A divided Supreme Court ruled Monday that some companies with religious objections can avoid the contraceptives requirement in President Obama’s health care overhaul, the first time the high court has declared that businesses can hold religious views under federal law.
The case weighs the religious rights of employers and the right of women to the birth control of their choice.
A $100 million settlement involving NuvaRing, a birth-control device linked to sometimes-fatal side effects, will stand now that the vast majority of claimants have chosen to opt into the agreement, those involved in the lawsuits said Thursday.
Local patrons of Hobby Lobby are weighing in on the Supreme Court over whether the company has a right to deny its employees contraceptive health care coverage.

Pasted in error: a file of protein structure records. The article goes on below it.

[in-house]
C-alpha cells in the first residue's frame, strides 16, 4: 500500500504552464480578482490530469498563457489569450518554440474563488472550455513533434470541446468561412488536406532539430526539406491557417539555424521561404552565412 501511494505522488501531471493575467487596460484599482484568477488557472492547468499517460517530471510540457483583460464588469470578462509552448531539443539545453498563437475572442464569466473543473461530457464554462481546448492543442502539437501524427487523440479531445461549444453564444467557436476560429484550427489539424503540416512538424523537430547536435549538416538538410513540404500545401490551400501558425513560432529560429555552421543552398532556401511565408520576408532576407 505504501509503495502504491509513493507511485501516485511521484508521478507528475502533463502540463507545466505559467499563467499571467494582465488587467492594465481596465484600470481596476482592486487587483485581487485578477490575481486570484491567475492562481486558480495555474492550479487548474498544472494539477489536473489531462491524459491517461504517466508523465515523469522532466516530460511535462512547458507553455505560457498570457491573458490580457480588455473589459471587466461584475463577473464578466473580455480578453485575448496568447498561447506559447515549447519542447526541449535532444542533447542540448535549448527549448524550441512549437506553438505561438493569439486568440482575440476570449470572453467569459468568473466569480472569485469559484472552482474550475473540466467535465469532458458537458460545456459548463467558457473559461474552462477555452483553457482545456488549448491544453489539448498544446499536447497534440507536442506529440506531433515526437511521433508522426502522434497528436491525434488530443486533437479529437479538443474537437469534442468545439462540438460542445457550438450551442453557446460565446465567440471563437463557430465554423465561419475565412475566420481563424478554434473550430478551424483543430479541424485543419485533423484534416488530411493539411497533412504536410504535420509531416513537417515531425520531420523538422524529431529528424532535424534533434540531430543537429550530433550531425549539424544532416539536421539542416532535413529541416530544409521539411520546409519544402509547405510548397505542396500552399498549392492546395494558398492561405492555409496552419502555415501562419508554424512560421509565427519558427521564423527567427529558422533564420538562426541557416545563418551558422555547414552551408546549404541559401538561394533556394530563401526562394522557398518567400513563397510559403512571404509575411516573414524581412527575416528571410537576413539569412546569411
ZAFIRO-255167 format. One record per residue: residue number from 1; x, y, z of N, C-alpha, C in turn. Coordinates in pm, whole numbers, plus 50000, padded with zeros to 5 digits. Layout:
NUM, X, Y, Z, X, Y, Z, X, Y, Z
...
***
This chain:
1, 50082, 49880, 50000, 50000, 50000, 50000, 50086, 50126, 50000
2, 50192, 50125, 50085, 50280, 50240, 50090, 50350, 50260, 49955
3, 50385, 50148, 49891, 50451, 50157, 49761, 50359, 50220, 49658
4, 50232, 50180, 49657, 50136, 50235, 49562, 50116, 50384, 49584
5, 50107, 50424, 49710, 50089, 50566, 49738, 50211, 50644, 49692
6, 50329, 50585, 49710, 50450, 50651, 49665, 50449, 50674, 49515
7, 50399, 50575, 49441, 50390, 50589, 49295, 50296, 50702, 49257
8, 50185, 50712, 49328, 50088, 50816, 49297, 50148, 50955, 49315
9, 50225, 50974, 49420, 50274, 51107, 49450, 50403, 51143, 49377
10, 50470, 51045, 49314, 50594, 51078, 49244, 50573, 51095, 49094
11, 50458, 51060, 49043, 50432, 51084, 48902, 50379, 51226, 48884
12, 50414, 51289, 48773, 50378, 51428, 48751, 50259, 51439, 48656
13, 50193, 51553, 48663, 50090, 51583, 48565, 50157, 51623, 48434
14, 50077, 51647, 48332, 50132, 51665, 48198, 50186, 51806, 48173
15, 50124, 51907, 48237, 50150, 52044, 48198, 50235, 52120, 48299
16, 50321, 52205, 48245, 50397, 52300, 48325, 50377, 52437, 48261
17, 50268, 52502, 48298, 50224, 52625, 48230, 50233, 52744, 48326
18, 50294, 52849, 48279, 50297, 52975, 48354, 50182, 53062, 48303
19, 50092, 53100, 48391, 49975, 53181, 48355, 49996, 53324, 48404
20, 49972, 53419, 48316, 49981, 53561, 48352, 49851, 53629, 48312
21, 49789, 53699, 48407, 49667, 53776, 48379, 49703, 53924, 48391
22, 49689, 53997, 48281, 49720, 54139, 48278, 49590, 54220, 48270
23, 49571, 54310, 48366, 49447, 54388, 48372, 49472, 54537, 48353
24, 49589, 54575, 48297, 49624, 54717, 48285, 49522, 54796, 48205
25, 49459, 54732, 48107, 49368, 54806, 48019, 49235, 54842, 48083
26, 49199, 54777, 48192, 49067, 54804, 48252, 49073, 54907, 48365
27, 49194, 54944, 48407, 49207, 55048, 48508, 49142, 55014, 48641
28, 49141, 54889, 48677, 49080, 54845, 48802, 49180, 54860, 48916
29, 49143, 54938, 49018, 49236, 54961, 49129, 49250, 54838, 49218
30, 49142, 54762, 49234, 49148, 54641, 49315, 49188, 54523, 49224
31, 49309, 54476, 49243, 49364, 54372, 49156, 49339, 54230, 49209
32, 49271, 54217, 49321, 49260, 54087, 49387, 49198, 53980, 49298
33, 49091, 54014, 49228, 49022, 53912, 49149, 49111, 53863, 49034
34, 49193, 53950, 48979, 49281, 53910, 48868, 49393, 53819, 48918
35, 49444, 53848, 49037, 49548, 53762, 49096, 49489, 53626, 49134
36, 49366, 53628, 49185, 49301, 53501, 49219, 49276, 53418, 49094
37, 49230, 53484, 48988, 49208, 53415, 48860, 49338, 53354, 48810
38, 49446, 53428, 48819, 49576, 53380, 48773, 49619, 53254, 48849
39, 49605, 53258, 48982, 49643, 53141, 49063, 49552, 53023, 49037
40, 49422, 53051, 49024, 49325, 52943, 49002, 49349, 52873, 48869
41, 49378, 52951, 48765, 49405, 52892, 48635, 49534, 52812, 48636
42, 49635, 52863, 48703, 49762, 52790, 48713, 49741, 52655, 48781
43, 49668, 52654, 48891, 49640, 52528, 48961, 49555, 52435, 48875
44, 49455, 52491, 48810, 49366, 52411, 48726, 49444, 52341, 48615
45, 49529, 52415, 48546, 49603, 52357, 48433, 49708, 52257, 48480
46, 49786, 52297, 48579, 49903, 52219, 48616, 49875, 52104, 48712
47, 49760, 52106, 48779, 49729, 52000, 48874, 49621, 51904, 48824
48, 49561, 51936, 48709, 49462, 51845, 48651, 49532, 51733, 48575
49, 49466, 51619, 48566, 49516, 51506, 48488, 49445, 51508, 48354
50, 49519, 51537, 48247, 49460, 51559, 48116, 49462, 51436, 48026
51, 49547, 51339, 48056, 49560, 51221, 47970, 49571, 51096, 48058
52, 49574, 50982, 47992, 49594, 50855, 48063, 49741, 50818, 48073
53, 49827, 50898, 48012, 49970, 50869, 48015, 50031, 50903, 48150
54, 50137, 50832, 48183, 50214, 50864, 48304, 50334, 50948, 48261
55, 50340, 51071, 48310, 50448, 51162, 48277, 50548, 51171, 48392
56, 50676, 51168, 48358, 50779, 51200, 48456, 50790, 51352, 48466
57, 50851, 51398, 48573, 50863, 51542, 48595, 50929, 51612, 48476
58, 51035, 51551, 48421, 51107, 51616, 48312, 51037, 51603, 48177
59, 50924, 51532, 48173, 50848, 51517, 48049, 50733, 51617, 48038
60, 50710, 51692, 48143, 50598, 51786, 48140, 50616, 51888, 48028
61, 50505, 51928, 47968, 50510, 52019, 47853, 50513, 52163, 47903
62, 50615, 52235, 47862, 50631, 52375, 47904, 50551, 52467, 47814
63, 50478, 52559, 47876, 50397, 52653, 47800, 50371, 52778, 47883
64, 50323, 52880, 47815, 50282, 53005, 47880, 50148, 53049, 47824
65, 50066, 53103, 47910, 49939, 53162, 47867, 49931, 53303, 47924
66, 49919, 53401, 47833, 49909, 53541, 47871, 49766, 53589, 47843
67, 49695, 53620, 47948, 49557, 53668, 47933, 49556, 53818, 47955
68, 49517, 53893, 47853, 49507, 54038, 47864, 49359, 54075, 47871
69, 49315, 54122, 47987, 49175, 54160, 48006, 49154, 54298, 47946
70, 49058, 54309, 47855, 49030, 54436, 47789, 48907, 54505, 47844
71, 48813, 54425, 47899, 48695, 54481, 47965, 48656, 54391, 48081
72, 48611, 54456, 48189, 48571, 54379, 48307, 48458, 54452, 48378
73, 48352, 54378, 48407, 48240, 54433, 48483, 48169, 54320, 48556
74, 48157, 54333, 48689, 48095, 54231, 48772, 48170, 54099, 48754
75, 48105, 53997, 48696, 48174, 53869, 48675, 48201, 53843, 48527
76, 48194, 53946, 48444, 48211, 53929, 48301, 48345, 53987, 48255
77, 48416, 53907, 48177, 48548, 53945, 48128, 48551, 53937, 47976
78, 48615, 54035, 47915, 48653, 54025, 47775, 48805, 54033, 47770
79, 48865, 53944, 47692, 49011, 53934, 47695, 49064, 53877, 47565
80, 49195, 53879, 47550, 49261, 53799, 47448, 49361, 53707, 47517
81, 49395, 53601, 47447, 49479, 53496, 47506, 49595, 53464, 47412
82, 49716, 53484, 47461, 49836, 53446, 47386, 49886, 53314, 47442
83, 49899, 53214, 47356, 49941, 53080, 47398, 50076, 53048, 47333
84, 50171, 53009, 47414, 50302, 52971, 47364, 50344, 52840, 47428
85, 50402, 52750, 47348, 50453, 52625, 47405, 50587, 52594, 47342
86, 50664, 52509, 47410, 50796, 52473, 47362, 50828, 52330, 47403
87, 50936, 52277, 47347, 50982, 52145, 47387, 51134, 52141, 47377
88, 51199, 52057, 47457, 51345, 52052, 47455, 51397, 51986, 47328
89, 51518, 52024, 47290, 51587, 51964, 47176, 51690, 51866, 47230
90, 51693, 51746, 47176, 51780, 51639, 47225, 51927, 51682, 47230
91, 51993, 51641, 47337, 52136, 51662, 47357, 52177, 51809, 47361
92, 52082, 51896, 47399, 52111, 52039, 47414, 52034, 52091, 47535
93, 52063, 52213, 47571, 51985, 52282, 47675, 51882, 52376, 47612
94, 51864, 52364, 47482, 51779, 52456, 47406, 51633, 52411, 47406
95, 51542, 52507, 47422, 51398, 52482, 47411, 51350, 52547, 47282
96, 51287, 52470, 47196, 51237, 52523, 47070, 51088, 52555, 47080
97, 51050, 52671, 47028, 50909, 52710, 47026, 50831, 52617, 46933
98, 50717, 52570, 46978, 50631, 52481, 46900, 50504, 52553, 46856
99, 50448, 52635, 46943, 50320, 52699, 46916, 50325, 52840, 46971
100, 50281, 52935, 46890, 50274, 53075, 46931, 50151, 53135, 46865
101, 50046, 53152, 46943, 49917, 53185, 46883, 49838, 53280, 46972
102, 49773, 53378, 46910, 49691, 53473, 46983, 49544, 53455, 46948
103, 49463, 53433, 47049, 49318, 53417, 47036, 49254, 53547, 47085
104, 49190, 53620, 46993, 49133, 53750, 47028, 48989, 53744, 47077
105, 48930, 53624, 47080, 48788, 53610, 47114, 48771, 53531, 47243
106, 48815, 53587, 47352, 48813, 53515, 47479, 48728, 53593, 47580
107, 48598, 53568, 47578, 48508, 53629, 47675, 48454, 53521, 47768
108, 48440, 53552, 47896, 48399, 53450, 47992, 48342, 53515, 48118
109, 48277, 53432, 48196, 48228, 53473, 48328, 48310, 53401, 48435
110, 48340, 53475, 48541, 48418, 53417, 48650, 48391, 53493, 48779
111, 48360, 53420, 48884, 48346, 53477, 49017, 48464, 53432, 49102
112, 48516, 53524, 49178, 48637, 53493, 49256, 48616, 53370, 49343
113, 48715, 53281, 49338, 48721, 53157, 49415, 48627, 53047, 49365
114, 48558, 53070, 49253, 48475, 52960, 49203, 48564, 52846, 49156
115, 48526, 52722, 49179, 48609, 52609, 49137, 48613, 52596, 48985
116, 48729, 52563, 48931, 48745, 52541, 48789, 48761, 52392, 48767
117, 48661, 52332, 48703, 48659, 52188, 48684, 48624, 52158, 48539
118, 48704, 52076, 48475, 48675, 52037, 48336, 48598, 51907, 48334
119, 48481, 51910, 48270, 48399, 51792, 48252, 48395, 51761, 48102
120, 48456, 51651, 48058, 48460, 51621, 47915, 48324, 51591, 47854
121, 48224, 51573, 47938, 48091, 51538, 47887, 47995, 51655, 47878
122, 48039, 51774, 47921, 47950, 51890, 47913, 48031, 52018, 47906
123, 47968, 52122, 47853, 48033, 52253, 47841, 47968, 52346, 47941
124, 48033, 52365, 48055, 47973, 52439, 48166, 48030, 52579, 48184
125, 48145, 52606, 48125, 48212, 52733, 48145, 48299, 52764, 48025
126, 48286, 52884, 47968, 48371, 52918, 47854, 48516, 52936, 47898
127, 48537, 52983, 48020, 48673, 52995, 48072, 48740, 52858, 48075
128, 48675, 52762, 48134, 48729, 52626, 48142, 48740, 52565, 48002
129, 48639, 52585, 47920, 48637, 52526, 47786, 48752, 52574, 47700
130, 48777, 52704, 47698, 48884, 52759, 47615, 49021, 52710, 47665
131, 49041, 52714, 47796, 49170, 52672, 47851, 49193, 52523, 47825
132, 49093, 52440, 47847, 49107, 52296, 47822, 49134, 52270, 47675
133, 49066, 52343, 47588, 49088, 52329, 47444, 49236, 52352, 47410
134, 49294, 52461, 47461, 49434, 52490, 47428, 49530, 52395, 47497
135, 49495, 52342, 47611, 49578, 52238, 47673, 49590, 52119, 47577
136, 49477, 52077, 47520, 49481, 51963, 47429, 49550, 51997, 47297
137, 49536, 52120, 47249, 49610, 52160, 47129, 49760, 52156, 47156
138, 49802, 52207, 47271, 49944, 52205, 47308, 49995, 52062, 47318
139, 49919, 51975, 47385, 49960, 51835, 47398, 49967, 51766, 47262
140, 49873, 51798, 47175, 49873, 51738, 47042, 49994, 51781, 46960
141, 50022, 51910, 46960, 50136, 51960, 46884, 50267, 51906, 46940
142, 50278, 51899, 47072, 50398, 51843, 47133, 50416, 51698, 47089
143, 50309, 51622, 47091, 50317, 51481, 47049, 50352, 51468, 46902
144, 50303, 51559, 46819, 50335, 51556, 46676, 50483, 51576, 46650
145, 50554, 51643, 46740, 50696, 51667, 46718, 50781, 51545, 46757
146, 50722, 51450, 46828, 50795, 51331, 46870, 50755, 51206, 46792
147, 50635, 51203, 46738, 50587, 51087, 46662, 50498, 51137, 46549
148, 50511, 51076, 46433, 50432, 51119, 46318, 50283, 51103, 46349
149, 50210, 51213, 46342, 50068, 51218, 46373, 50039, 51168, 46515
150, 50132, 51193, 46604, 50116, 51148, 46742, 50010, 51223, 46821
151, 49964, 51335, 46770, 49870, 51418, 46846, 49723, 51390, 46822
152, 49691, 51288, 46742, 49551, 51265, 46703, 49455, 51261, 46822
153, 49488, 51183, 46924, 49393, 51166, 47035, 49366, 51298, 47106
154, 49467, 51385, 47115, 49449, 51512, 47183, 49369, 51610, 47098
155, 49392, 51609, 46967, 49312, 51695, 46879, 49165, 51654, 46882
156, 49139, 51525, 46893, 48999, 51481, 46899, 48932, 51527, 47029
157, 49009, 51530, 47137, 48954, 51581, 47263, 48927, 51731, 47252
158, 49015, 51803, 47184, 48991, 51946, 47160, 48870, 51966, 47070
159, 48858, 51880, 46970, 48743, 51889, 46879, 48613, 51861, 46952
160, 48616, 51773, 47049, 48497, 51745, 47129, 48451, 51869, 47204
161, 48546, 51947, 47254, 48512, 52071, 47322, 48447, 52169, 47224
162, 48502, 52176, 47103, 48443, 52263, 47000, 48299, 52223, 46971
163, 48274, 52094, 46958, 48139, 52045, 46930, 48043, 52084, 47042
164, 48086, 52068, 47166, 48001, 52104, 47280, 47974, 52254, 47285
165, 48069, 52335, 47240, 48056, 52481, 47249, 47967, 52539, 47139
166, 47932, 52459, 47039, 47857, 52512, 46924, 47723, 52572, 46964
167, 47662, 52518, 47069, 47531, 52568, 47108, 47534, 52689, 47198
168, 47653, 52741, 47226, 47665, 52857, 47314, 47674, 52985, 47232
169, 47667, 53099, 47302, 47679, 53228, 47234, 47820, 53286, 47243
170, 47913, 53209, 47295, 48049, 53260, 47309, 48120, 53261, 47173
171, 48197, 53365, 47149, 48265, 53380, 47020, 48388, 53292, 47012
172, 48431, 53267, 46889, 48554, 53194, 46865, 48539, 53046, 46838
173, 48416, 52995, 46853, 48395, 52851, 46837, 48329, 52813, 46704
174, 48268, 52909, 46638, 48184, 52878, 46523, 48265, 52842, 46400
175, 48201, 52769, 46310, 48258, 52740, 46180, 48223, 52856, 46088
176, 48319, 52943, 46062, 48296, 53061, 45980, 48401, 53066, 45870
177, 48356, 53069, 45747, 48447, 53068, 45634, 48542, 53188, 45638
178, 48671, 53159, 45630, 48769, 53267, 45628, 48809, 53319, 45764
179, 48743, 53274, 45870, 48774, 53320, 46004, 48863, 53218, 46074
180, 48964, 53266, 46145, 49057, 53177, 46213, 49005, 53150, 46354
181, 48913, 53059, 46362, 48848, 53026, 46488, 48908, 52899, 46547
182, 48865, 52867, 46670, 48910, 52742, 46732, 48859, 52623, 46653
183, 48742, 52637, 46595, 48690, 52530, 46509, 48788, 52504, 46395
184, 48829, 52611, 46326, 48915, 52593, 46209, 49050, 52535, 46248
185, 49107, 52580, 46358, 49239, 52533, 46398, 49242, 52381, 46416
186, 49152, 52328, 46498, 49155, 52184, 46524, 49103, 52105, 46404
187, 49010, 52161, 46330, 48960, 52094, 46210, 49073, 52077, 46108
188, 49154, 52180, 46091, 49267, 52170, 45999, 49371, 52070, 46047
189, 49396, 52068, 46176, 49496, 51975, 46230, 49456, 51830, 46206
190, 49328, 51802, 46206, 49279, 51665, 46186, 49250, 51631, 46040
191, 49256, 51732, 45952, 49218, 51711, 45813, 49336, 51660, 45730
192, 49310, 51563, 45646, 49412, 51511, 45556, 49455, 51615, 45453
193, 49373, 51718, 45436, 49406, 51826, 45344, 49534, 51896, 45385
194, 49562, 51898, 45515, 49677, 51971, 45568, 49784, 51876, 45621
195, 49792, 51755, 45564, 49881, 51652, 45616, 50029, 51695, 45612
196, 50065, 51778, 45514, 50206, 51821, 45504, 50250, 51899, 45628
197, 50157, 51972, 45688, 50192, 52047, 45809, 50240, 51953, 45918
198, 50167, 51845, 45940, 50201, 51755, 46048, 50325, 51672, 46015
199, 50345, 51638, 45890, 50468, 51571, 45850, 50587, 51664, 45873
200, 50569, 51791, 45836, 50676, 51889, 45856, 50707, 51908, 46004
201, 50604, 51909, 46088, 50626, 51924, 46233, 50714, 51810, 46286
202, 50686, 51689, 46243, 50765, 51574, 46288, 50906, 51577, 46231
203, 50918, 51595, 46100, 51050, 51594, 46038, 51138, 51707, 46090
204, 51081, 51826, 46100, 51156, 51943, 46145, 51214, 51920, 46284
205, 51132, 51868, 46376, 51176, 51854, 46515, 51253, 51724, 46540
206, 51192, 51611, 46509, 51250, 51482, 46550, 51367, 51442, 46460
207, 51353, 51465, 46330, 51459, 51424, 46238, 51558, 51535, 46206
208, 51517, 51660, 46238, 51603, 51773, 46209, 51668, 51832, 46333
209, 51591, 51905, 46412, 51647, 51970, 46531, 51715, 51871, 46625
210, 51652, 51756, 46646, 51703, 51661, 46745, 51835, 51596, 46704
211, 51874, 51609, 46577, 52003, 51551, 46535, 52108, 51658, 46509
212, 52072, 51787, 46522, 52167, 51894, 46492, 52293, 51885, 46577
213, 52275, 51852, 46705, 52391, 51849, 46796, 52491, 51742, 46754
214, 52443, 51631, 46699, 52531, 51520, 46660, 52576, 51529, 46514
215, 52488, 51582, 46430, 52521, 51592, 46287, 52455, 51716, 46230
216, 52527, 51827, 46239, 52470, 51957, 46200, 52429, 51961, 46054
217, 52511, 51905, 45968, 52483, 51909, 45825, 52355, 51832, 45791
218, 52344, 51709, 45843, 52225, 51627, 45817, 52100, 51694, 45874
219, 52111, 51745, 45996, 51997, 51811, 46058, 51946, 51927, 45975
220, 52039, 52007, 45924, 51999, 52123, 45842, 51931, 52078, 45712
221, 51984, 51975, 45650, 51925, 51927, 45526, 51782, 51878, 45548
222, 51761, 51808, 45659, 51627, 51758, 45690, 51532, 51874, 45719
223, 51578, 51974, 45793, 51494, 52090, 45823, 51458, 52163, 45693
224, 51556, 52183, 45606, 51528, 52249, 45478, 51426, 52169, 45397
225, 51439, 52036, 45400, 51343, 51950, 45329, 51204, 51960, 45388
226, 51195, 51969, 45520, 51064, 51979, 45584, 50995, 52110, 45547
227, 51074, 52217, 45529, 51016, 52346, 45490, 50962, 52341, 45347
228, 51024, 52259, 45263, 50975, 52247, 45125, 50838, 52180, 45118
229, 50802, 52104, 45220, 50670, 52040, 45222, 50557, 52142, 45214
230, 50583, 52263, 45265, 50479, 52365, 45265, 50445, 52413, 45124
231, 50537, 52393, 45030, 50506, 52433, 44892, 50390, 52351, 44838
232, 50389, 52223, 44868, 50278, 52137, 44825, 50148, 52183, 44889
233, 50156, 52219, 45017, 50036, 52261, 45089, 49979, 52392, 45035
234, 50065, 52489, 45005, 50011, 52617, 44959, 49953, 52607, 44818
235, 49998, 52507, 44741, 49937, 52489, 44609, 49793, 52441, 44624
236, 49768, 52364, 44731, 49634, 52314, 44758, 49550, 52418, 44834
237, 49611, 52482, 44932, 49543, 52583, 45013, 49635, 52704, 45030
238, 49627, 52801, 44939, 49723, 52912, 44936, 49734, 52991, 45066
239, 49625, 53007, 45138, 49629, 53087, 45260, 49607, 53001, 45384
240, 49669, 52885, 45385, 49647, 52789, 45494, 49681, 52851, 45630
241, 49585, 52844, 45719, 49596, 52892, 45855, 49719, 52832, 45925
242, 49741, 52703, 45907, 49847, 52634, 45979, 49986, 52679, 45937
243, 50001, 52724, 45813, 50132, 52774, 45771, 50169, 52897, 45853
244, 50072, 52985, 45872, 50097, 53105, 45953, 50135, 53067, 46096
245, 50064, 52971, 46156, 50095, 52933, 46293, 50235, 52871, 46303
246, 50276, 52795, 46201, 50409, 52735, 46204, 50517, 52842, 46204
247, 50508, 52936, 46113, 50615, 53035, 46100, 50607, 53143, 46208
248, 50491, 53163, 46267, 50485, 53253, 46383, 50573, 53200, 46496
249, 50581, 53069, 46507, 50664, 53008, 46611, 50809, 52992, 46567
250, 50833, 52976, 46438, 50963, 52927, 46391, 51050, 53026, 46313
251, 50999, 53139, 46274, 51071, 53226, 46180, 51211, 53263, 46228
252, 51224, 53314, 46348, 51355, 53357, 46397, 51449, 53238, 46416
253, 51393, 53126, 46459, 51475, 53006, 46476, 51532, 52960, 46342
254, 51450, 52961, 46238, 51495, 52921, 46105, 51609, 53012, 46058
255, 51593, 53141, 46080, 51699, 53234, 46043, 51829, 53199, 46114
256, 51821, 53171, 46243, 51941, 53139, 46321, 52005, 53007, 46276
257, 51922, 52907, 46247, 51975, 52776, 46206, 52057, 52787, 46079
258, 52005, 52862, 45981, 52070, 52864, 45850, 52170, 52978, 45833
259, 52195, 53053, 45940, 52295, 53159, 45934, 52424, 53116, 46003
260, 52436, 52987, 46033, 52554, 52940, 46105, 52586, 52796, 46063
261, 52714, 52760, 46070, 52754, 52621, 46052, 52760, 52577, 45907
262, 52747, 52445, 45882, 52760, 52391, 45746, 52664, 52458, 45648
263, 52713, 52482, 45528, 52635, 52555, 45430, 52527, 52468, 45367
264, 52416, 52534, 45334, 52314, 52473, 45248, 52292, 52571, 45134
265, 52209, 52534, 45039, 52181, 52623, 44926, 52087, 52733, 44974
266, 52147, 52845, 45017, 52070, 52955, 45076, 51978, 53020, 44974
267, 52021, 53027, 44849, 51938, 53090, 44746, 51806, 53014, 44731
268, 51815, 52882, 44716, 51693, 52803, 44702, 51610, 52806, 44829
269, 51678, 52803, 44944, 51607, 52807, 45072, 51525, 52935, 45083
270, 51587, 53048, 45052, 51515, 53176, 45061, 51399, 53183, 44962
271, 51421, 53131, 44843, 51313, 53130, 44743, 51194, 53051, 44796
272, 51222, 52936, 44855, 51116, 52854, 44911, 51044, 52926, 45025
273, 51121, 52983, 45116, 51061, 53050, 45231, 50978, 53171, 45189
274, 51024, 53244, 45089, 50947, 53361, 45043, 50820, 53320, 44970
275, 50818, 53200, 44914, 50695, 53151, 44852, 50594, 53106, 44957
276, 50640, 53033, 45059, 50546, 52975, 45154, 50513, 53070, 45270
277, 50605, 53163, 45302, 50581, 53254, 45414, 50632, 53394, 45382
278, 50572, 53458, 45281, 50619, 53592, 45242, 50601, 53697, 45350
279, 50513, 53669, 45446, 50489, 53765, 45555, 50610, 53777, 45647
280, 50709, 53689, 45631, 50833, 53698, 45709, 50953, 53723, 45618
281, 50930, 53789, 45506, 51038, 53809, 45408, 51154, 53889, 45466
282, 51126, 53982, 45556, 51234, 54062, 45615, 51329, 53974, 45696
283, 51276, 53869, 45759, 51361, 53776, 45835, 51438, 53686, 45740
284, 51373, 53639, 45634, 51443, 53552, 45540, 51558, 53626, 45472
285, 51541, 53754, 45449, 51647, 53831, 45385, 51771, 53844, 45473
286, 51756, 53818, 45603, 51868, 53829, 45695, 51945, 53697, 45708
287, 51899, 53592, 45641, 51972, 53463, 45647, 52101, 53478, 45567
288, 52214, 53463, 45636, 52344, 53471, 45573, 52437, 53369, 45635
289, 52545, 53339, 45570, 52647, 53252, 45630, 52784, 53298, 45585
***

An associate professor at the University of Missouri School of Law is involved in a case that goes before the U.S. Supreme Court this week.
“I can’t walk down the streets of our beloved New York without people coming up to me and saying ‘thanks for Pope Francis, you guys did a good job, we love him'”
Attorney General Chris Koster says he won’t appeal a federal court ruling striking down a Missouri law that exempted moral objectors from an insurance requirement to cover birth control.
The measure, which was sent to the House by a 24-9 Senate vote, was touted by its sponsor as a way to protect the rights of business owners.
U.S. District Judge Audrey Fleissig cited a provision in the U.S. Constitution declaring that federal laws take precedence over contradictory state laws.
Ruling overturns lawmakers’ override of Gov. Nixon’s veto.